- Representing the data: Which pieces are most important and how do we visualize those? What signals are users looking for?
- Including actual users: Do plans and designs align with real needs and workflows?
- Building it out: How do we compile all the research and designs into a launched app?
- Making improvements: How can we listen to the support team and customers to improve HQ over time?
Here’s how Sentinel and our team worked through each step.
1. Oysters, trust-building, and understanding a massive data set
As any founder or team leader knows, it’s challenging to take an idea from your head (let alone a niche, technical one!) and effectively communicate it to a third party. That’s part of what Roadmapping Sessions are designed to help with.
Something else they’re designed to do? Create a plan based on business needs before you build a product.
Without a clear, agreed on plan, it’s easy to waste thousands of dollars and months of development time (a mistake no founder or partner ever wants to make). Discovery — diving into vision, customers, business goals, and more — safeguards against that, ensuring time and money goes exactly where it needs to.
That’s what we did with Sentinel. During a few packed days of meetings and brainstorming, we asked Sentinel some hard questions, and they threw some hard ones back at us. And while Ted (Sentinel’s COO) wasn’t a huge fan of the oysters we had one night, he and Chris (Sentinel’s CTO) leaned into the process.
“It [Roadmapping] was about establishing trust. We like these guys and we’re going to continue to work with them and we feel like they can actually handle it.”
By the end of it, we collectively determined a few things:
- Sentinel had a massive and complex dataset, with subsets unique to each customer. We were going to need to compile various sets of data and present it in a helpful, attractive, and approachable way to make HQ a success.
- To tackle this, we broke development into two phases: (1) redesign and visibility, and (2) configuration (Sentinel needed a bit of time to work up to phase 2, so the phased approach was ideal for both teams).
- Phase 1 was going to require a fresh start on the HQ codebase; the Alpha version needed to be scrapped and rebuilt for maximum usability.
- Sentinel is a technical team with experience building technical products. They have opinions about technology and design — and that was going to be an enormous help. Especially considering we’d need to work alongside their team to simplify and unify their overall environment!
After Roadmapping, we were all on the same page about where to go. Now, it was time to start getting there.
2. Tying data, expertise, and design into a seamless experience
One of our first steps was wrapping our heads around the data and thinking through how it flowed through various screens.
To do this, we created wireframes — or high-level sketches — of what happens on each screen.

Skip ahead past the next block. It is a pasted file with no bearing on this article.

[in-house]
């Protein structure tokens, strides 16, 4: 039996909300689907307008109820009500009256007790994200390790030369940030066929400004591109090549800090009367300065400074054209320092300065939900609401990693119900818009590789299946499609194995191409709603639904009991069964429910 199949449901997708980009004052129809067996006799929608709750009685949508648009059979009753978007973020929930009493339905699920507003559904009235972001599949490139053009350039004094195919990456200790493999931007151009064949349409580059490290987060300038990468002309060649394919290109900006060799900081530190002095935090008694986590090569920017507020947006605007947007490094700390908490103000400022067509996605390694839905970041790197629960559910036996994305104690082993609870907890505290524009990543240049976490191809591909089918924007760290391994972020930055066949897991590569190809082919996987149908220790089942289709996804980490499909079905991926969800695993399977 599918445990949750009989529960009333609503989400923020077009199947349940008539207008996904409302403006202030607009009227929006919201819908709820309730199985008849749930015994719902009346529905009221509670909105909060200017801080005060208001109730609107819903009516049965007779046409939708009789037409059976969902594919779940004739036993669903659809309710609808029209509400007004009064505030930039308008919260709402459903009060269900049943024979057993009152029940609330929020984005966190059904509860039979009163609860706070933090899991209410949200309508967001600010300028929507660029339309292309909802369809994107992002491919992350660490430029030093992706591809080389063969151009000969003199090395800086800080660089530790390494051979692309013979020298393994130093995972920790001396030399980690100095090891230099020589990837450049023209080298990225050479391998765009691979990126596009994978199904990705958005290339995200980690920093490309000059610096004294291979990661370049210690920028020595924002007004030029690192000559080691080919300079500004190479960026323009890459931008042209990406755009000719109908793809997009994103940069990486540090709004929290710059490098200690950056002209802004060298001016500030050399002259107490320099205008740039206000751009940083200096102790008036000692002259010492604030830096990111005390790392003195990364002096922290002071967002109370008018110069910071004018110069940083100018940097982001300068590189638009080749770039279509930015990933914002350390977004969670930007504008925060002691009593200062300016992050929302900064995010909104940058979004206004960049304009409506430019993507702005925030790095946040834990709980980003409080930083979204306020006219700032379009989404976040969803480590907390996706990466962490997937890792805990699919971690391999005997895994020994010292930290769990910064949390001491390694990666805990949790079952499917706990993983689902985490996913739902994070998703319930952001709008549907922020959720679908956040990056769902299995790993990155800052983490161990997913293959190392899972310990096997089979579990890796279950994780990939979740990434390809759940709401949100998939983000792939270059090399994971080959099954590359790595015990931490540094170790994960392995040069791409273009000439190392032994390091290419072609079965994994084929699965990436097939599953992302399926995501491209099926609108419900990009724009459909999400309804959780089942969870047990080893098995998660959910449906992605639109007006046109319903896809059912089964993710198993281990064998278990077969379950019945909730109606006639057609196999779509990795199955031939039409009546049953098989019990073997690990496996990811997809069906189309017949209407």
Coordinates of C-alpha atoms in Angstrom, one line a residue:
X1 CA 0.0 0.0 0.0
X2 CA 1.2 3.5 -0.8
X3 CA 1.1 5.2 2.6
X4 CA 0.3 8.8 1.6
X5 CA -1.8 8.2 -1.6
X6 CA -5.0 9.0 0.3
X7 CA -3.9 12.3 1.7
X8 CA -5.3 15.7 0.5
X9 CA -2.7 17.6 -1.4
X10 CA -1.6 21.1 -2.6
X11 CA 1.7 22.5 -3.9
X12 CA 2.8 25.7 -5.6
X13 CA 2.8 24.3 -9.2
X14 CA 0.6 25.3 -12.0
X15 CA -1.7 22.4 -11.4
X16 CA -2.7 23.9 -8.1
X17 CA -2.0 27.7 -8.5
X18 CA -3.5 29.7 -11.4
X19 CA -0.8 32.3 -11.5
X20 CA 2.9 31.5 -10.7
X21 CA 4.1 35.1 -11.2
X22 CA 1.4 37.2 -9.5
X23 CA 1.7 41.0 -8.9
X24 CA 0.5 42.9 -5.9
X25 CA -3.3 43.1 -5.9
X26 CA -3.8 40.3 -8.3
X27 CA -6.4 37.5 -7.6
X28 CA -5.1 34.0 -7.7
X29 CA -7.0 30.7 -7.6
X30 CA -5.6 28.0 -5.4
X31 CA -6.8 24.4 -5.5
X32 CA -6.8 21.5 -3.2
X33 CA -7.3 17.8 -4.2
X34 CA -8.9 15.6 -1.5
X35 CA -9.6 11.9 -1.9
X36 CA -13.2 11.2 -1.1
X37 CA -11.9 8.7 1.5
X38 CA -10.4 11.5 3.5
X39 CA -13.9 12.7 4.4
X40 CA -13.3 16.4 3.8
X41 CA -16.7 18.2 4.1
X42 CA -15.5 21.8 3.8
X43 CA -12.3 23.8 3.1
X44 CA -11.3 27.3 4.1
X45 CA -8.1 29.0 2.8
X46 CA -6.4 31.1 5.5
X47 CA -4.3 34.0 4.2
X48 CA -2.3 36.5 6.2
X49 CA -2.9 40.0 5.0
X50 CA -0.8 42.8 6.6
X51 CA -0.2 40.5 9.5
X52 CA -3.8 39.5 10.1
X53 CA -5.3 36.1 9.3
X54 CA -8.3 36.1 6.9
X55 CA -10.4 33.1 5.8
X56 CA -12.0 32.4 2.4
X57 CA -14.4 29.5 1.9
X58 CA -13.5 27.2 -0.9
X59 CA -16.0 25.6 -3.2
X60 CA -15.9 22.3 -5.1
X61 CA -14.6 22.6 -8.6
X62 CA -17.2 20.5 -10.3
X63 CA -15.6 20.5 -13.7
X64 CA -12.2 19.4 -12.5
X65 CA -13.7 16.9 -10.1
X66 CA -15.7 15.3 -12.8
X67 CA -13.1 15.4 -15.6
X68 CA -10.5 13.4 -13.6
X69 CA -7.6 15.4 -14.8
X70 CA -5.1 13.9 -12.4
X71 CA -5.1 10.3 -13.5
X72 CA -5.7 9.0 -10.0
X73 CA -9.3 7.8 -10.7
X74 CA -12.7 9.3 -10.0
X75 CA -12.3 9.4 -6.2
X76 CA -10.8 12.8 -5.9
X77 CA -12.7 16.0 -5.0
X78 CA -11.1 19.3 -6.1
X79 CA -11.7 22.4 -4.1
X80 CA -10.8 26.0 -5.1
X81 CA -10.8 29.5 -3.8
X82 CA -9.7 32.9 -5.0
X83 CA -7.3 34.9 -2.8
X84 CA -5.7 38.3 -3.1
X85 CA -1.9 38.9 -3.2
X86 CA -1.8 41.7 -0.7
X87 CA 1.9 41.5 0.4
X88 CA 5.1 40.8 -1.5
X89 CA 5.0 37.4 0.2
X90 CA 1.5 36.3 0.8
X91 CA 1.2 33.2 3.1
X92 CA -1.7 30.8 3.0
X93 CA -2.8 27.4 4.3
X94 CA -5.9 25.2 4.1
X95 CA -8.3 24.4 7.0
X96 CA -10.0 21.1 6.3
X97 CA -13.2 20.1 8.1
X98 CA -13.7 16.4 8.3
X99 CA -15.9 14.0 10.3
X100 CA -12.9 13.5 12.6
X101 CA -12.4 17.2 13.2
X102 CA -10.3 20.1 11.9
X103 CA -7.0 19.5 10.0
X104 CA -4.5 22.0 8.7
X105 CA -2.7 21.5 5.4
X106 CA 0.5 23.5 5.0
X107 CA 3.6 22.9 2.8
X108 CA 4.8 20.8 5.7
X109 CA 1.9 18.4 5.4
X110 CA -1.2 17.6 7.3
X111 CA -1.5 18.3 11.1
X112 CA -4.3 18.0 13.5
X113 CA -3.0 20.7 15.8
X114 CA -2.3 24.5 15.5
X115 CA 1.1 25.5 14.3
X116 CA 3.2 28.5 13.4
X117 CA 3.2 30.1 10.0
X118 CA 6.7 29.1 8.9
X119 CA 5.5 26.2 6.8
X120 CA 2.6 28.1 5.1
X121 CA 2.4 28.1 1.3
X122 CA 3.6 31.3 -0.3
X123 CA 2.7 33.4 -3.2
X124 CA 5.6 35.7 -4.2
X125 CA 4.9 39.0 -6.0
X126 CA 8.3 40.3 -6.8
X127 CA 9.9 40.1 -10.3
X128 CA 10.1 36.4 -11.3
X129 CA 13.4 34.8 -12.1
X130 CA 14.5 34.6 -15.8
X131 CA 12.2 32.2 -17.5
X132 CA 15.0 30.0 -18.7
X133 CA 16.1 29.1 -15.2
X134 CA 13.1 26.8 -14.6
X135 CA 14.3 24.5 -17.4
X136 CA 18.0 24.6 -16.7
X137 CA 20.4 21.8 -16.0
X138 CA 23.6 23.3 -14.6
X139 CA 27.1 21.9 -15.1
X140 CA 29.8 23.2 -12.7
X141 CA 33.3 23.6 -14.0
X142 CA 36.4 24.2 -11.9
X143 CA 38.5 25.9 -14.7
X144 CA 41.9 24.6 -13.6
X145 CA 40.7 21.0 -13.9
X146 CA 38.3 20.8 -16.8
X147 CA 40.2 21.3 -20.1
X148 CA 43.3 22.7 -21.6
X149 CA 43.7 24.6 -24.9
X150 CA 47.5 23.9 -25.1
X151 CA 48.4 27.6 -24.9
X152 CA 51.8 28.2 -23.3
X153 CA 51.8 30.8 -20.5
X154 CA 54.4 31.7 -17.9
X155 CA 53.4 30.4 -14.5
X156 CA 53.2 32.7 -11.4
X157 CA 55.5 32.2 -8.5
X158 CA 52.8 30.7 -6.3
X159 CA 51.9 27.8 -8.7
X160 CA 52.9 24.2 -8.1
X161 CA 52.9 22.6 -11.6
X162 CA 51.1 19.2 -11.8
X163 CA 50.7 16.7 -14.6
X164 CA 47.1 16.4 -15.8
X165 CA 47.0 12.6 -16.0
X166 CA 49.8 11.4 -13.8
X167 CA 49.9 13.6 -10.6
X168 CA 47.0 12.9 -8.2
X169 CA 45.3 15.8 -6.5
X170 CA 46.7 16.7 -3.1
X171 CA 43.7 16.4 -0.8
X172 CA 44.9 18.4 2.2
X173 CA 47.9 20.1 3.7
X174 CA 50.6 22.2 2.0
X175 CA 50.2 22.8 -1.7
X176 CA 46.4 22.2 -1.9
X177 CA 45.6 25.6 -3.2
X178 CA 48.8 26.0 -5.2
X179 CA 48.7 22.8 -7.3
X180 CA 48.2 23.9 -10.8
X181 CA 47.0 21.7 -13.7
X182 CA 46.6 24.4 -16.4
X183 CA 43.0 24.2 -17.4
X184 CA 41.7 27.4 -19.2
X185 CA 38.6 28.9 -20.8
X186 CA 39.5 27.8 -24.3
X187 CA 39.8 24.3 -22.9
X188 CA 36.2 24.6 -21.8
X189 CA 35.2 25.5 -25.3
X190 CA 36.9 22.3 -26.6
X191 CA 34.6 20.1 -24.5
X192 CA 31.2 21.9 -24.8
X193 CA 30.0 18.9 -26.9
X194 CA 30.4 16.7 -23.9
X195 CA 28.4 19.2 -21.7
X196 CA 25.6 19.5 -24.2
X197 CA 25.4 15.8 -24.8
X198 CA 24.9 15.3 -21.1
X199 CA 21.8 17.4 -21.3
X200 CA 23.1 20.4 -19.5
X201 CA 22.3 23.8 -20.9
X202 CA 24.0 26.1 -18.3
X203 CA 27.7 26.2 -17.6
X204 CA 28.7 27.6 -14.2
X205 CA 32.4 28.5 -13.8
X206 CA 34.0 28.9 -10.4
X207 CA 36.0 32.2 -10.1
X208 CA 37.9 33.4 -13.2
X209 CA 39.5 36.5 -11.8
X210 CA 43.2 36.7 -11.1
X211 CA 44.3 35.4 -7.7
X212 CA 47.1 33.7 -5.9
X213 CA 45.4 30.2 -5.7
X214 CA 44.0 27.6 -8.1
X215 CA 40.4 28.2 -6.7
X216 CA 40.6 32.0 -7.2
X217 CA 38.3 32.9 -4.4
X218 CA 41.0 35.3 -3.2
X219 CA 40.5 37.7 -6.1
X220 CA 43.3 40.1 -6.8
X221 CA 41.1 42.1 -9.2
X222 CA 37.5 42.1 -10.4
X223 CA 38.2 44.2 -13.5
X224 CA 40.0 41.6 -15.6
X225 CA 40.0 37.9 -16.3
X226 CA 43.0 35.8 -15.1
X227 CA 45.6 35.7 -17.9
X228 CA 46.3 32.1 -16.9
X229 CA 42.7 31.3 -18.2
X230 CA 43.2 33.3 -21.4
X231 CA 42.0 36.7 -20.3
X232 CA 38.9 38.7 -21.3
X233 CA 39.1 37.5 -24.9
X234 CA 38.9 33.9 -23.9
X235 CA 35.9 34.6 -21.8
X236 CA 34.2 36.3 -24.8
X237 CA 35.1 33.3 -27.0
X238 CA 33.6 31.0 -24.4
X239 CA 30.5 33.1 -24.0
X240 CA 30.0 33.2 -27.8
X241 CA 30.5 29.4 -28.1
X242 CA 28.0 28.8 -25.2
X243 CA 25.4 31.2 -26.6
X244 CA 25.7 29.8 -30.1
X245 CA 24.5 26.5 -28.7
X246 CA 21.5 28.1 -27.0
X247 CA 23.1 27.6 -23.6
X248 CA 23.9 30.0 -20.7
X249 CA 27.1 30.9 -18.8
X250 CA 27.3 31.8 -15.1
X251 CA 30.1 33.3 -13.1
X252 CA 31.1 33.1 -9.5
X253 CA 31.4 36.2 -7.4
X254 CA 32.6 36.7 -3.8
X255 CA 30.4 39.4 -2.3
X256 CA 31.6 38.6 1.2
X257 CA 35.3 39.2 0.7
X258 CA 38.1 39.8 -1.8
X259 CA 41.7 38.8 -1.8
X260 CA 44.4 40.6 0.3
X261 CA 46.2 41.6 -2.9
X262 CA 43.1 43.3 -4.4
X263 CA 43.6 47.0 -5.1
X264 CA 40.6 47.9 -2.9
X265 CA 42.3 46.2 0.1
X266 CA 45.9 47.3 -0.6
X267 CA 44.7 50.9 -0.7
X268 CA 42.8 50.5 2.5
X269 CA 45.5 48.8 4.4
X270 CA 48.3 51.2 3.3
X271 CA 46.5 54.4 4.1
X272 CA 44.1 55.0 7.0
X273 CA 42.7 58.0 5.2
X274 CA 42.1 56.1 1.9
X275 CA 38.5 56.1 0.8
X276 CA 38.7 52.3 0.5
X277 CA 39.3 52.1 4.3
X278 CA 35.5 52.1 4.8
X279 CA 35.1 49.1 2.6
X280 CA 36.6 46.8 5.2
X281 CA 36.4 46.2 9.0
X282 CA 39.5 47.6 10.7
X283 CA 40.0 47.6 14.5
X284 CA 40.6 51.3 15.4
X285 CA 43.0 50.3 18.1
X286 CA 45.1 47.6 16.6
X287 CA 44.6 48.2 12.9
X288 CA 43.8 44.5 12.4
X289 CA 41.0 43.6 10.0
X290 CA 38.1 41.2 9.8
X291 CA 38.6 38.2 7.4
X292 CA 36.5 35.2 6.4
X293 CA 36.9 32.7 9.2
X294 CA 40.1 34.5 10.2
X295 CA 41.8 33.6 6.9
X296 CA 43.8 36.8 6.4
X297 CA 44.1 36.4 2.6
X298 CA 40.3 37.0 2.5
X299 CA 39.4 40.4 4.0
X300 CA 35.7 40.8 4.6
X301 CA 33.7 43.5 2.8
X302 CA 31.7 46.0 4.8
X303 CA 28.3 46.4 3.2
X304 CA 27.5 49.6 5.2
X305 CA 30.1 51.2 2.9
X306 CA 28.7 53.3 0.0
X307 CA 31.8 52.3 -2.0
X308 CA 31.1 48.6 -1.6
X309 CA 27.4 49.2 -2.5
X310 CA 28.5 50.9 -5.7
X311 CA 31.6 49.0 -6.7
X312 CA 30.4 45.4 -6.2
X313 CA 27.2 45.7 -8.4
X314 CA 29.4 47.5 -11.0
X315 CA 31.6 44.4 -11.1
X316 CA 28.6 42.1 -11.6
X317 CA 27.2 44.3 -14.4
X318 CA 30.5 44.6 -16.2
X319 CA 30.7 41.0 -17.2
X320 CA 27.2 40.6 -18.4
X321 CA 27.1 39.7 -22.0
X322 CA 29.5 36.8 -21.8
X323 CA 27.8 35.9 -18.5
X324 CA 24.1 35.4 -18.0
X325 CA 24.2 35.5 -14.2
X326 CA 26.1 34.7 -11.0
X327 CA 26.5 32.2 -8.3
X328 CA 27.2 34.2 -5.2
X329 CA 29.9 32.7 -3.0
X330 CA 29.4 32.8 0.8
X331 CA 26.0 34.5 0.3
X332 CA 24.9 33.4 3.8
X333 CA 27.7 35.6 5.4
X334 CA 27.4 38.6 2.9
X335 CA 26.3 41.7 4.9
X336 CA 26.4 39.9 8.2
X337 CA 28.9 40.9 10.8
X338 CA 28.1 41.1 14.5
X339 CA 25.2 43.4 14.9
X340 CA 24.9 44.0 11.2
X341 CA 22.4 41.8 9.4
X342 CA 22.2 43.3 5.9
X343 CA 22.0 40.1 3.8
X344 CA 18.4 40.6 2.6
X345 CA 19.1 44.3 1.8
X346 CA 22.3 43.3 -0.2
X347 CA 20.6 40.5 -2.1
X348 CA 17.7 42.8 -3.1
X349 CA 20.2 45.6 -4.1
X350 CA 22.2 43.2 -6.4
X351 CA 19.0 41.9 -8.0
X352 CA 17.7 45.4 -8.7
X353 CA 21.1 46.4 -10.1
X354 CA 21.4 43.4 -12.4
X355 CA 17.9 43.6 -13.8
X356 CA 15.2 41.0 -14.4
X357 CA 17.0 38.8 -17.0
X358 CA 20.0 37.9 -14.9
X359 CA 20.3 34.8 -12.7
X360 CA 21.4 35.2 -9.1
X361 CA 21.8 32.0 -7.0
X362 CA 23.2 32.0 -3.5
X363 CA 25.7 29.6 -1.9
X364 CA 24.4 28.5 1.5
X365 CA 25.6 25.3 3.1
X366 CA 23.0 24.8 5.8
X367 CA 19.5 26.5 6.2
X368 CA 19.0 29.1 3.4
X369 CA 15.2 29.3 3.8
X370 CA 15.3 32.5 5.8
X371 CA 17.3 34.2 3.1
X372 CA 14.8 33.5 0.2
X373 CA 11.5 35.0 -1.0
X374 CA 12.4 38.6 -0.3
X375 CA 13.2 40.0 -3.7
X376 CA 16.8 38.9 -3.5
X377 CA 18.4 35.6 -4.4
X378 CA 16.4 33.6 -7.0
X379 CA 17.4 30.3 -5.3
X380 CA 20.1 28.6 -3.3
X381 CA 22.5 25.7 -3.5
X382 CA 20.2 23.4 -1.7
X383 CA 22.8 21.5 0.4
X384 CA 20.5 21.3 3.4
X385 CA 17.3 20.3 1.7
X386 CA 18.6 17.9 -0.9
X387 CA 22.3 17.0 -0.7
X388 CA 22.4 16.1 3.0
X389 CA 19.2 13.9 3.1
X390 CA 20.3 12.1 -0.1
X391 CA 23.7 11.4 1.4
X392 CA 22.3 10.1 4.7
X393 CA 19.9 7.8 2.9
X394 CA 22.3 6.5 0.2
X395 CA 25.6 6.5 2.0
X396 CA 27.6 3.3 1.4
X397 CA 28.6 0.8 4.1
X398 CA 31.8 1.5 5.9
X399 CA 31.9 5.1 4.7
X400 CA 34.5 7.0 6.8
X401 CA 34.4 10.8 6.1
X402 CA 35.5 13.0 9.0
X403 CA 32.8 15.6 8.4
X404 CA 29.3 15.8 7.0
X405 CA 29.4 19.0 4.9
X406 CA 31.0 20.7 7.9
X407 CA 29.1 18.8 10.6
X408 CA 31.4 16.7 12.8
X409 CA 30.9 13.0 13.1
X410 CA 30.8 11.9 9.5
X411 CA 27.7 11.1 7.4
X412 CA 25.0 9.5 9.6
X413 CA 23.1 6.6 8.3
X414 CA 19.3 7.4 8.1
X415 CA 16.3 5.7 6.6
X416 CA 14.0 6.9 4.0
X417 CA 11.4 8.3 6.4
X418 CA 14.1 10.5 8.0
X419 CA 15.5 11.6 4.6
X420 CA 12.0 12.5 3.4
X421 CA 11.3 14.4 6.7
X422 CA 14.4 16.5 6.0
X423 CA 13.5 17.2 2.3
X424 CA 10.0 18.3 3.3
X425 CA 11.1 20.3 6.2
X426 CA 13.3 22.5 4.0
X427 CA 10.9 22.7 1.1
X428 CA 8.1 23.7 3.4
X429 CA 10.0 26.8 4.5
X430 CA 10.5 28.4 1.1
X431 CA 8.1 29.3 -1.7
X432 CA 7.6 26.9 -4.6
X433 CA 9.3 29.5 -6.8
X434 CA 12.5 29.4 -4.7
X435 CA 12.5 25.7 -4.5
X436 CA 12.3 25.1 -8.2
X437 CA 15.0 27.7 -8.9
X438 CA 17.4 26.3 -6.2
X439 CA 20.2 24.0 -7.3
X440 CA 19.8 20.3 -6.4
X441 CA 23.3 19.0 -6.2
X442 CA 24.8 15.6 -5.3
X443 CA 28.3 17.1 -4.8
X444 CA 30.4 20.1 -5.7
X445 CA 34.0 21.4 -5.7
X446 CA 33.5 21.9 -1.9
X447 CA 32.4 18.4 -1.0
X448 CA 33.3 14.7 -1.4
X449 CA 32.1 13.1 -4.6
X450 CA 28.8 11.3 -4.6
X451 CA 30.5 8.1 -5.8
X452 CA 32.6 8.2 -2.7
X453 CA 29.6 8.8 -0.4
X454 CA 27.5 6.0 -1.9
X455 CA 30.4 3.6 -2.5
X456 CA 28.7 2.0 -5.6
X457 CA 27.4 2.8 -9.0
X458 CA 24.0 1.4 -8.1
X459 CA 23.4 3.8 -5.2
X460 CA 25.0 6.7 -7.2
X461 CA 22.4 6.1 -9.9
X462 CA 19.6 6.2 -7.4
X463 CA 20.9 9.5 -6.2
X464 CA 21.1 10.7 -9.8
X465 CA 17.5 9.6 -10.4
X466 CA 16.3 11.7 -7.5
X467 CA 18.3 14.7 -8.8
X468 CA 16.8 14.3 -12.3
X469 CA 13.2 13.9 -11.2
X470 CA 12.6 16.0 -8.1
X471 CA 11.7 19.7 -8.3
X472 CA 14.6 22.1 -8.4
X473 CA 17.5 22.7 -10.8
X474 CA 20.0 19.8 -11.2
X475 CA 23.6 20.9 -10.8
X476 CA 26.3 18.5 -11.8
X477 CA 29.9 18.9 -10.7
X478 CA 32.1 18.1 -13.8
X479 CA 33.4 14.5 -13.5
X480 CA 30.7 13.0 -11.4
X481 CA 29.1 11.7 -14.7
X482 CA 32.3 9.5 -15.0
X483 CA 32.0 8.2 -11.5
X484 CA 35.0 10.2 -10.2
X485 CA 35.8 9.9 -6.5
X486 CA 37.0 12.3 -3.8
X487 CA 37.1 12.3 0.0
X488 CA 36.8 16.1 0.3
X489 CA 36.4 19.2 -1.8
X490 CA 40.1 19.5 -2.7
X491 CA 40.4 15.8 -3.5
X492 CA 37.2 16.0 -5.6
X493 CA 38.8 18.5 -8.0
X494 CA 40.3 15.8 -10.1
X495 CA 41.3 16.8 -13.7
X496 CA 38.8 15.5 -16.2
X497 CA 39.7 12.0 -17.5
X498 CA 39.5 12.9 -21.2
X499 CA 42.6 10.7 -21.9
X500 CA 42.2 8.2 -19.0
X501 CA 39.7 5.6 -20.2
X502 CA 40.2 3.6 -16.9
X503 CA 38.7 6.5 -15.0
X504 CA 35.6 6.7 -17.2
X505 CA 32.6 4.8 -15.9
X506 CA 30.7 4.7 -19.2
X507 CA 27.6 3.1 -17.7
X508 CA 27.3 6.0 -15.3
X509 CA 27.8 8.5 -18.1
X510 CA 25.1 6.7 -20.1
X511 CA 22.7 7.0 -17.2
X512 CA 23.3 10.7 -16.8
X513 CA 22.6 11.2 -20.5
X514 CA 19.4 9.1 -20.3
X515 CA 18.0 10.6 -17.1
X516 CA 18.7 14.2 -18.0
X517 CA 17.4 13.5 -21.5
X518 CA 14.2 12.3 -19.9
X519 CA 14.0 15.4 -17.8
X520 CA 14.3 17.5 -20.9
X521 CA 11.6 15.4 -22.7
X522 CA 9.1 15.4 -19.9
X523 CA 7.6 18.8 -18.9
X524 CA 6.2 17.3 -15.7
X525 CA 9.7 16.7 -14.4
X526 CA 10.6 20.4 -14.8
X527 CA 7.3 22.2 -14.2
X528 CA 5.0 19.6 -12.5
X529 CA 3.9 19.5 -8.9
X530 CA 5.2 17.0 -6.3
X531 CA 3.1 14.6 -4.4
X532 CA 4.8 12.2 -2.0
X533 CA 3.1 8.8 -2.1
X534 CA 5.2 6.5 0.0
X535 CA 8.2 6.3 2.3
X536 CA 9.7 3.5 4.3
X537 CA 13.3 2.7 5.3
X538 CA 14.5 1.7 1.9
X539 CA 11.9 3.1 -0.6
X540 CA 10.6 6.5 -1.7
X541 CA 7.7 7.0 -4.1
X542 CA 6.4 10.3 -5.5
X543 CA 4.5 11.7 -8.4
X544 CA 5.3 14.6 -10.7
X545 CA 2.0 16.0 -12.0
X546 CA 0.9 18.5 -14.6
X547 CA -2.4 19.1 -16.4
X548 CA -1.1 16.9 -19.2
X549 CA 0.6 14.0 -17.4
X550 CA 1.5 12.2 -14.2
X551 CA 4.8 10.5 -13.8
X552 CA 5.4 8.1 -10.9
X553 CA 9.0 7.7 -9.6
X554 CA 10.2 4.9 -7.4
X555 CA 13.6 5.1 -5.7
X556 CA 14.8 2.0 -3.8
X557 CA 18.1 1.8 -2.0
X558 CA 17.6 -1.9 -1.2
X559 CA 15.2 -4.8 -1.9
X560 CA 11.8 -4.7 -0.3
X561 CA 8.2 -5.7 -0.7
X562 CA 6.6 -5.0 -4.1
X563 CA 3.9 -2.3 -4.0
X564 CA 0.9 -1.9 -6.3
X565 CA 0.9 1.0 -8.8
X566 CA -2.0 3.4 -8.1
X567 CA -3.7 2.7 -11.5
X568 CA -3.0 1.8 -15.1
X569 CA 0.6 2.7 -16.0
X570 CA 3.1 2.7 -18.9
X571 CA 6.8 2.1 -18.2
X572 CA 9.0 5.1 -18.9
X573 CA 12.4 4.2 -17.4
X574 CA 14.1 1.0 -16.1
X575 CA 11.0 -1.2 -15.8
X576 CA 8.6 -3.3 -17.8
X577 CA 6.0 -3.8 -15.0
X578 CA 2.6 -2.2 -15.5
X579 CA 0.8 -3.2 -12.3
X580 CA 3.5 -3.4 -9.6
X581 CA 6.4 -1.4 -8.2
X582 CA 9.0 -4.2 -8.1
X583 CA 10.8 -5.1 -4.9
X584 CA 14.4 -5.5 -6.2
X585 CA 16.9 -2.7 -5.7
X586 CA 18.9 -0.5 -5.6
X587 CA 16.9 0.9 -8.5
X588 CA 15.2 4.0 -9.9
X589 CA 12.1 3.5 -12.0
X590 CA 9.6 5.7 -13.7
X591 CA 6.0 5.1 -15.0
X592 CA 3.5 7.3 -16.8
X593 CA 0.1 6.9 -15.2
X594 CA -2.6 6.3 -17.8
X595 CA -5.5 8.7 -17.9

It’s important to note these wireframes didn’t float straight out of Austin Price’s (Partner and Lead Designer at Krit) head. To create wireframes, we pulled from several key resources:
- Real data: We used a JSON file of different data models and sample data. This way, we didn’t assume text would be a string of ten characters when it was actually a paragraph.
- Sentinel’s expertise: Chris worked closely with us to illuminate niche terms we didn’t understand and explain exactly what customers were looking for on each screen. He provided essential content expertise.
- Our design & product knowledge: We used years of experience designing products and apps to architect workflows that were easy to use and understand.
Then, we refined those wireframes with more input from Sentinel. Once we nailed down how the app flowed (wireframes), it was time to dive into what each screen looked like in more detail (mockups).
3. Crafting designs around Sentinel’s customer base and experienced support team
Whereas the wireframes pictured the structure of each screen, the mockups detailed the look and feel of each screen.
Think of it this way: a blueprint (wireframes) shows you the dimensions and layout of each room. You know how one room connects to another, where the doors and windows are, and what furniture it can hold. That’s all wireframe material. Next, you consider the wall color, textiles, furniture style, and other nitty-gritty details. That’s what mockups show.
In app terms, figuring out the look and feel of each screen means defining “base styles”:
- Form elements
- Other stylistic elements
And then translating those base styles onto every app screen in mockups. These mockups are so detailed, they look like a working app (that’s why they’re called “high-fidelity mockups”).
But again, this wasn’t simply Krit deciding what the app should look like. While we certainly drew on our extensive design experience, we also relied heavily on Chris and Ted, as well as end-users of the app.
Incorporating subject-matter expertise from Chris and Ted
When Austin delivered the first round of mockups, there was a good deal of back and forth — and that’s a healthy thing!
Austin recalls, “Chris and Ted care a lot about getting the design piece right. We’ve never gone through design and not gotten feedback.” From Sentinel’s perspective, Chris says, “We do have opinions. And one reason we like Krit is we’re comfortable with them and we feel like they’re a little bit like us...we just cut past a lot of the fluff. And now we’re even more comfortable with them where we’re not worried about stepping on their toes.”
“...people can get personally attached to what they build and it’s difficult to give critique...Krit handles that really well, which we love.”
Collecting end-user feedback through user testing
Once we revised mockups with Chris and Ted’s feedback, Austin set up a series of interviews with the two parties who would use HQ regularly: Sentinel’s support team and Sentinel’s clients.